Big Cypress Update. By Matthew Schwartz

This is a follow-up to our post of January 19th.

Dear Friends,

First of all, a very big thanks to all who wrote in to National Park Service (NPS) Director Jon Jarvis and asked for maximum protection for the 146,000 acre Big Cypress National Preserve Addition Lands. In spite of our efforts, the plan was signed on February 4, 2011 by NPS Regional Director David Vela and Big Cypress National Preserve Superintendent Pedro Ramos.

For those just tuning in to this story, the Addition Lands were added to the Big Cypress National Preserve through the Big Cypress National Preserve Addition Act of 1988. After decades of protection as “de facto” wilderness, NPS has decided that the interests of these lands will be best served by opening up 130 miles of off-road vehicle (ORV) trails (plus a still unknown number of secondary trails), three parking lots off Interstate 75 (with 47 trailer sized parking spaces each for loading and unloading ORVs), and a motorized campground. According to the NPS, public access by motor vehicle has never been previously allowed on these lands.

In addition to providing some of the best quality habitat which remains in south Florida for 31 animals and 96 plants listed as endangered, threatened or species of special concern, the Addition Lands form almost the entire western boundary of Broward County. They are easily accessed by a short drive on I-75 from nearly anywhere in south Florida and are in regular use (on foot!) by those who come to experience natural beauty and tranquility on a level unsurpassed in our crowded and, unfortunately, ecologically degraded region. An important section of the Florida Scenic Trail – a 1,400 mile walking trail which connects the Big Cypress National Preserve in south Florida to the Gulf Islands National Seashore in the western Florida panhandle – will be moved to accommodate a new off-road vehicle route through the preserve.

In their Environmental Impact Statement, the NPS predicts their plan will have negative impacts to the Addition’s hydrology, wetlands, soils, and plants (including the likely spread of invasive and exotic plant species throughout the Addition). NPS also found likely impacts to endangered and threatened species including the Everglades snail kite, red-cockaded woodpecker, Eastern indigo snake, and the critically endangered Florida panther – all species in rapid decline elsewhere due to loss of habitat.

It should be noted that telemetry of radio collared panthers show the Addition Lands to clearly be the most important panther habitat in the preserve and one of the most important areas in the entire state. Impacts will also extend to the panther’s prey base of white-tailed deer, feral hogs, and wild turkey. Well aware that the area does not provide good habitat for deer due to wet conditions, NPS actually believes panthers and motorized hunters in the Addition could soon be competing for the same scarce prey once their plan is implemented.

In defending his choice of a heavily motorized plan for the Addition, Preserve Superintendent Pedro Ramos recently made the following statement:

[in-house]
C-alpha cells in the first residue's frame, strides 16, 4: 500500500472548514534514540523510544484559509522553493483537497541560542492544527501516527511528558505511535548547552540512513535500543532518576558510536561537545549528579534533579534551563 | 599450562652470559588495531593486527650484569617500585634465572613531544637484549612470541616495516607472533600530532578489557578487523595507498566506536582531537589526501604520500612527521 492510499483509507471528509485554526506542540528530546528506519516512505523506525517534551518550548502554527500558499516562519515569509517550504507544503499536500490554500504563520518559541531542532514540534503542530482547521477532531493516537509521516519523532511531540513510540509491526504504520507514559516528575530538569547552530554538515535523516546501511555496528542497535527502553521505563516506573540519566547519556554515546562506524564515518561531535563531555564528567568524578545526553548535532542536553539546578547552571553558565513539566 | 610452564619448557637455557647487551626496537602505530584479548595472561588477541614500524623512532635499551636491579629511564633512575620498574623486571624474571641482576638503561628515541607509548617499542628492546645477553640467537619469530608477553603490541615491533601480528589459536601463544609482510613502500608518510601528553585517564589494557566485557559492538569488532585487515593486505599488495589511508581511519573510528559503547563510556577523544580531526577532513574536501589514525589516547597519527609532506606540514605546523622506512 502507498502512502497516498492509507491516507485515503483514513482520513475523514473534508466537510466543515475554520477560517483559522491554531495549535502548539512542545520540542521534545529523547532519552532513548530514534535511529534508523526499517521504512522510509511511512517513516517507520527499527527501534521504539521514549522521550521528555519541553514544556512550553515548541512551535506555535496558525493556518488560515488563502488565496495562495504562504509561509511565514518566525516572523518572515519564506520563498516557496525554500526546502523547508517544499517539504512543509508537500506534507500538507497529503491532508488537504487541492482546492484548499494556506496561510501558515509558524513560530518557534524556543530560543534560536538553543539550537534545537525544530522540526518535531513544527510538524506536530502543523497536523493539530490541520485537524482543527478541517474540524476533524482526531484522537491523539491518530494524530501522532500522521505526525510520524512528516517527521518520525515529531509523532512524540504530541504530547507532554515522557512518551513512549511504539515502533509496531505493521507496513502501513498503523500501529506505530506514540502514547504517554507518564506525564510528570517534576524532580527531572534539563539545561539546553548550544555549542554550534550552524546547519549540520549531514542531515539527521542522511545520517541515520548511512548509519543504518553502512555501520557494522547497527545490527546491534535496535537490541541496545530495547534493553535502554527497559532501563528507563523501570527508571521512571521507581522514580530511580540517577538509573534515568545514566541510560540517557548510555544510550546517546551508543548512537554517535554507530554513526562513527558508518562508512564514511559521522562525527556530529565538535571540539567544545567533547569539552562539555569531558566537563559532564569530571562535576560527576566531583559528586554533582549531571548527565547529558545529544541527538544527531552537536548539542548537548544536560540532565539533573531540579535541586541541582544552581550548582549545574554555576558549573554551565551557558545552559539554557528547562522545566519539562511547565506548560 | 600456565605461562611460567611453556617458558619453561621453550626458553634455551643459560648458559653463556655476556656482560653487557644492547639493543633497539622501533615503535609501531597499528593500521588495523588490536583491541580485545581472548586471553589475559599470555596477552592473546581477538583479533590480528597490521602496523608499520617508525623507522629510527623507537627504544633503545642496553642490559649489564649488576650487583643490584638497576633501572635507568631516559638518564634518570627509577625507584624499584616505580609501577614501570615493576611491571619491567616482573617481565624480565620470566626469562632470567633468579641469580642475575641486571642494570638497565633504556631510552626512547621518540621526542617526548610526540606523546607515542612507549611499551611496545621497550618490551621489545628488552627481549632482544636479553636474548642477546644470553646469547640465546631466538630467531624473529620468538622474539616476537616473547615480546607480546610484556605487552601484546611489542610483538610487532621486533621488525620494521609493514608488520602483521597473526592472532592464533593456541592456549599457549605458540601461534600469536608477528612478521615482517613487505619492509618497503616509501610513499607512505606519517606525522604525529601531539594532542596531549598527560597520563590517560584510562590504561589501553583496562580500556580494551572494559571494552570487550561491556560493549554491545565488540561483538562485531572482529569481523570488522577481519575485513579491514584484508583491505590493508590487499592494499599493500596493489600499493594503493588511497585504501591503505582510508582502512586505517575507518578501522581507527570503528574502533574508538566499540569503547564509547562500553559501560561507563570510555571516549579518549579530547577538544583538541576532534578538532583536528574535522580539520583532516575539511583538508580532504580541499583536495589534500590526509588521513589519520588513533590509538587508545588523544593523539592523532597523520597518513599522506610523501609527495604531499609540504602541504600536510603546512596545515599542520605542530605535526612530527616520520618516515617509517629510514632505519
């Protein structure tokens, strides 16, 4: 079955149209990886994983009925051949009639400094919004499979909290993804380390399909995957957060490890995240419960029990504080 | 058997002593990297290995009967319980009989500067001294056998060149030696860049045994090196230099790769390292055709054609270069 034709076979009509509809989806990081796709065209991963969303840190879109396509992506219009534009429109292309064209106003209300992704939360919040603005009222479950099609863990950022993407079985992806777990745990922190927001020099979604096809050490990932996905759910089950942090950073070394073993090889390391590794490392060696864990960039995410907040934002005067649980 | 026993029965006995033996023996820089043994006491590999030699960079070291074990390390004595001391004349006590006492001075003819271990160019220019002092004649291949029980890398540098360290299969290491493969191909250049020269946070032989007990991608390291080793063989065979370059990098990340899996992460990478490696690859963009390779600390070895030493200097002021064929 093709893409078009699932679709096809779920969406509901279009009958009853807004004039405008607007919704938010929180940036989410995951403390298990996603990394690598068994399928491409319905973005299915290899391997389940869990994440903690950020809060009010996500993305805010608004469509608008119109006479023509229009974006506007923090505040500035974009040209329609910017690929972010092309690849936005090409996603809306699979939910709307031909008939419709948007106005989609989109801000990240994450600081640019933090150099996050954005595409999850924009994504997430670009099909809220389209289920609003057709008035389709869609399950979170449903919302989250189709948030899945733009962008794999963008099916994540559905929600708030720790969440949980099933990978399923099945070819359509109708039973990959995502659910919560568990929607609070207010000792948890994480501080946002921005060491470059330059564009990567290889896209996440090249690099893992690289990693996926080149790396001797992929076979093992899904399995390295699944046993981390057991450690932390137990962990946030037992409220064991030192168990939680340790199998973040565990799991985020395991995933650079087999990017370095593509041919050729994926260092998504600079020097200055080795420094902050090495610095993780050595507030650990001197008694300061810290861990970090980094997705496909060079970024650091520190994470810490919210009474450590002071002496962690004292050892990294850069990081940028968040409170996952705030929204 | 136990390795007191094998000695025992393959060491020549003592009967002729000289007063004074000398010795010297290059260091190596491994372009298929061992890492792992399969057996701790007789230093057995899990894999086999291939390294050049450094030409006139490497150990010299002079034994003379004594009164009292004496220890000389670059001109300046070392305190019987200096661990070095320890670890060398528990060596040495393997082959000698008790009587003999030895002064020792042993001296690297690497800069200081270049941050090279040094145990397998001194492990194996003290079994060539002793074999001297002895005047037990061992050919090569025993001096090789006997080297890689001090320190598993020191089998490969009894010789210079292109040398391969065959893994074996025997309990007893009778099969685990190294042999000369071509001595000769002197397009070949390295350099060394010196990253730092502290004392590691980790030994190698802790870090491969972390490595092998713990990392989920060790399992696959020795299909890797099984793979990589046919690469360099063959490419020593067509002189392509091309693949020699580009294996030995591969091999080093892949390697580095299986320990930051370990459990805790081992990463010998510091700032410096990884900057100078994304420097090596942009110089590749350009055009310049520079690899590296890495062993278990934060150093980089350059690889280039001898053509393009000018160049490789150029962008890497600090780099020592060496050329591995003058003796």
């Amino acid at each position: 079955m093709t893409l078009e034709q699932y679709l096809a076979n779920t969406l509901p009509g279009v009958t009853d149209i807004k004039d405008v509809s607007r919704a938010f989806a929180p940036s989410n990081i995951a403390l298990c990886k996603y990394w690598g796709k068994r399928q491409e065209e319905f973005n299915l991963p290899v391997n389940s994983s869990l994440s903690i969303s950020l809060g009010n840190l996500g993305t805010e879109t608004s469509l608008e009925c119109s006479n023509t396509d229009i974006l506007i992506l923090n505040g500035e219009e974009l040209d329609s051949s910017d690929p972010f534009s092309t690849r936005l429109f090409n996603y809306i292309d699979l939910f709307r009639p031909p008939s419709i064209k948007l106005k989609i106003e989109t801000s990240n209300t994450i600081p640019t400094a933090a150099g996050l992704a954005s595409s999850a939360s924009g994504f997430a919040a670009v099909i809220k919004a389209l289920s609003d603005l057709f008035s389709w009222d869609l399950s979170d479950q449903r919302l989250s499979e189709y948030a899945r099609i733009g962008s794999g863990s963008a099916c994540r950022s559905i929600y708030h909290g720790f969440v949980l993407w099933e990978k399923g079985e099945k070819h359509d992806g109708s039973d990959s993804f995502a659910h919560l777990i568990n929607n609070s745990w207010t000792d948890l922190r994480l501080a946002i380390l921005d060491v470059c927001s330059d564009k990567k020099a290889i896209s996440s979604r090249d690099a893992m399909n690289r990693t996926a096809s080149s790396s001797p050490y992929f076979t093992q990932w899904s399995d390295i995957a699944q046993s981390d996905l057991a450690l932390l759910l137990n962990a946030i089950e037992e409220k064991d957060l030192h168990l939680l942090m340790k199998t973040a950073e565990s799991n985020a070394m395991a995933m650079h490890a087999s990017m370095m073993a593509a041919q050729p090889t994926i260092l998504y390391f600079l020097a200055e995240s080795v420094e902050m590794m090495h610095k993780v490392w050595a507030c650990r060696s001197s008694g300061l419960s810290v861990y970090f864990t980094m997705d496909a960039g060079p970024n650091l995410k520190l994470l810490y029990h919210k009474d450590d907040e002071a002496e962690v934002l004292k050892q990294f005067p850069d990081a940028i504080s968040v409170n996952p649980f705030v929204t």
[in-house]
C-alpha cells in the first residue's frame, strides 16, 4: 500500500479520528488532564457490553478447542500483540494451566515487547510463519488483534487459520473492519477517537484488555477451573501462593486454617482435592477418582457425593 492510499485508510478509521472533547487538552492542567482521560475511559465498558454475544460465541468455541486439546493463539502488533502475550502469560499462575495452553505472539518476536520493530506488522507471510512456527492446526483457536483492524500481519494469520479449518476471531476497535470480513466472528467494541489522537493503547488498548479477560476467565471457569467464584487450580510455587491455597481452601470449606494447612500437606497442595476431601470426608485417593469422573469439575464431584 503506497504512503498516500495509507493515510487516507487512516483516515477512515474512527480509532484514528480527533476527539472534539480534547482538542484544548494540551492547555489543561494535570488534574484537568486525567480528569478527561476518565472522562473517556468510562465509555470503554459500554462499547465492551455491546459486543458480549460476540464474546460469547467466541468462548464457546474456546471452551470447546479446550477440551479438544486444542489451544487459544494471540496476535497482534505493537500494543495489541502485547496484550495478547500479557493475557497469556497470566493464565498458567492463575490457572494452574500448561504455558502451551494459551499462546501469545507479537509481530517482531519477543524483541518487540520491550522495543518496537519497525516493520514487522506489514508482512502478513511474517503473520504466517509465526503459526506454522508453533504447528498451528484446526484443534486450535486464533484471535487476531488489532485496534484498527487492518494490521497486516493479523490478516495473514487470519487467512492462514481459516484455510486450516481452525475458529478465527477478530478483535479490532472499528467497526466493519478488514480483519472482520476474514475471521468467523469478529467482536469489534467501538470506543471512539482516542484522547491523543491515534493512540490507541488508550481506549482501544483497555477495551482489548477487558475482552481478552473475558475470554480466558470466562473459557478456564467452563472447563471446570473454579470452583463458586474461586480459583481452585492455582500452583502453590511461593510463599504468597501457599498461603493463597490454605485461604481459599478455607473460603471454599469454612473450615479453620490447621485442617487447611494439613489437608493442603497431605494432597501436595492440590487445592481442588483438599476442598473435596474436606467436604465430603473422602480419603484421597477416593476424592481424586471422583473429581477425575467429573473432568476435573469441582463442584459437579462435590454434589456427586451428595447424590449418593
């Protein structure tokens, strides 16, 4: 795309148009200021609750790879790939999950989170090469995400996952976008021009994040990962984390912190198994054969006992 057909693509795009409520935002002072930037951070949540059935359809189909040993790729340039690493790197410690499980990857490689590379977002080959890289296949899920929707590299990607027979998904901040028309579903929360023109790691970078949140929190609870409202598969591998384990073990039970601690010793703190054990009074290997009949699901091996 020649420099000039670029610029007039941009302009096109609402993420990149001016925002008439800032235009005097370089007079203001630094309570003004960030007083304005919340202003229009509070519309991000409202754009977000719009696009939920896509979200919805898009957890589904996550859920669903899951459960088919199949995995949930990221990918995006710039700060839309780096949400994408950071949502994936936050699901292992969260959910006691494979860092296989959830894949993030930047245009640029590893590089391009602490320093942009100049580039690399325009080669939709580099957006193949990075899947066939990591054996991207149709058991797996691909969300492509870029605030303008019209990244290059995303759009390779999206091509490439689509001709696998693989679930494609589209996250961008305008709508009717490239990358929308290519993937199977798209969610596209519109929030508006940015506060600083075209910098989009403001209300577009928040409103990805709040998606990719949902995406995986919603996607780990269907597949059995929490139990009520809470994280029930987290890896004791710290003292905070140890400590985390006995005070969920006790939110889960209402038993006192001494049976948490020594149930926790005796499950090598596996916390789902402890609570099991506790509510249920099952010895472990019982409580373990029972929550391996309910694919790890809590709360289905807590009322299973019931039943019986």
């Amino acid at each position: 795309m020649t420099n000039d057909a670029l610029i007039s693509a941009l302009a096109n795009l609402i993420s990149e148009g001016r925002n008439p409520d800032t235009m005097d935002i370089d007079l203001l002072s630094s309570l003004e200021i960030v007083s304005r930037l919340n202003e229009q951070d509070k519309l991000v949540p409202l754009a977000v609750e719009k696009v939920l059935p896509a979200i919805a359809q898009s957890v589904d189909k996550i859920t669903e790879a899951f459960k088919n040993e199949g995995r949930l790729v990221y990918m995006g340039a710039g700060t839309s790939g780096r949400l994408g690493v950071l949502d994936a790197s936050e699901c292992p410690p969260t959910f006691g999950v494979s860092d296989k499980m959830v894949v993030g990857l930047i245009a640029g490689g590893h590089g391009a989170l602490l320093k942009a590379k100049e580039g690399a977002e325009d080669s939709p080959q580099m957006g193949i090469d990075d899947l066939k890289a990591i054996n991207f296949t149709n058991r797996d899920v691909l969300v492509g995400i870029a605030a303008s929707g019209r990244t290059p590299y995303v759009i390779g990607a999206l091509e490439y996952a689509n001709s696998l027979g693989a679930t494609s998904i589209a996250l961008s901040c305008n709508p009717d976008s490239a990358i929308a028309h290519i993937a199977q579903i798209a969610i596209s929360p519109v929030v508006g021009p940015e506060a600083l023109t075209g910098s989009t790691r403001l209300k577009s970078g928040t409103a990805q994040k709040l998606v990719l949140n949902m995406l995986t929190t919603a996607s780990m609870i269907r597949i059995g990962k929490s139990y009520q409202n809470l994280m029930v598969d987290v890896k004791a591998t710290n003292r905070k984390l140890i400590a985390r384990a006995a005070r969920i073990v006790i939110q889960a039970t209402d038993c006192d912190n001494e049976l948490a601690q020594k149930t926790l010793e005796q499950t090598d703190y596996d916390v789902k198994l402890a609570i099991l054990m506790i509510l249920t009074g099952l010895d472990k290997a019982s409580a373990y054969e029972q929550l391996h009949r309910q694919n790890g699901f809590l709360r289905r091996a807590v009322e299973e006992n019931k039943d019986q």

“I like to tell people it’s not just different uses, it’s a different mandate from Congress, and it’s not up to us to change the mandate from Congress to manage this place differently than national parks”

Contrary to Superintendent Ramos’s assertion, the Off-Road Vehicle Management Plan written specifically to control and limit ORV use in the preserve has a slightly different take on this congressional mandate:

“The enabling legislation states that the preserve, as a unit of the national park system, is to be managed in a manner that will ensure its ‘natural and ecological integrity in perpetuity.’ The legislation further states the management of the area should be in accordance ‘with the provisions of the Act of August 25, 1916’ (NPS Organic Act). Thus, the natural and ecological integrity of the preserve is the fundamental value that Congress directed the National Park Service to protect.”

Consistent with the above mandate, two other units of the preserve – Deep Lake in the west and the Loop Unit in the south – remain closed to motorized recreation for the purpose of resource protection. The majority of the original preserve – 582,000 acres – is already accessible by a large network of primary and secondary ORV trails. With the recent decision, the former balance between motorized and non-motorized areas inside the preserve shifts dramatically in favor what NPS itself calls a “high impact recreational activity”.

If you have the ability, we are also soliciting donations for our legal fight. We have retained counsel and funds are urgently needed. Your donation will not only help us with legal expenses (including field work in the Addition documenting current conditions), but will also allow us to participate in other important battles over wildlife habitat in south Florida. Among others, fights over a new residential development in panther habitat west of the preserve (ironically named the “Town of Big Cypress”) and a plan to run three massive powerlines across the eastern border of Everglades National Park are looming. We are also planning a free outings program to bring families and individuals to some of south Florida’s unique natural areas. We require funds for program expenses (e.g. insurance) as well as equipment.

Our donation page with a good overview of our concerns can be found here.

Matt Schwartz
Executive Director
South Florida Wildlands Association
P.O. Box 30211
Ft. Lauderdale, FL 33303
954-634-7173

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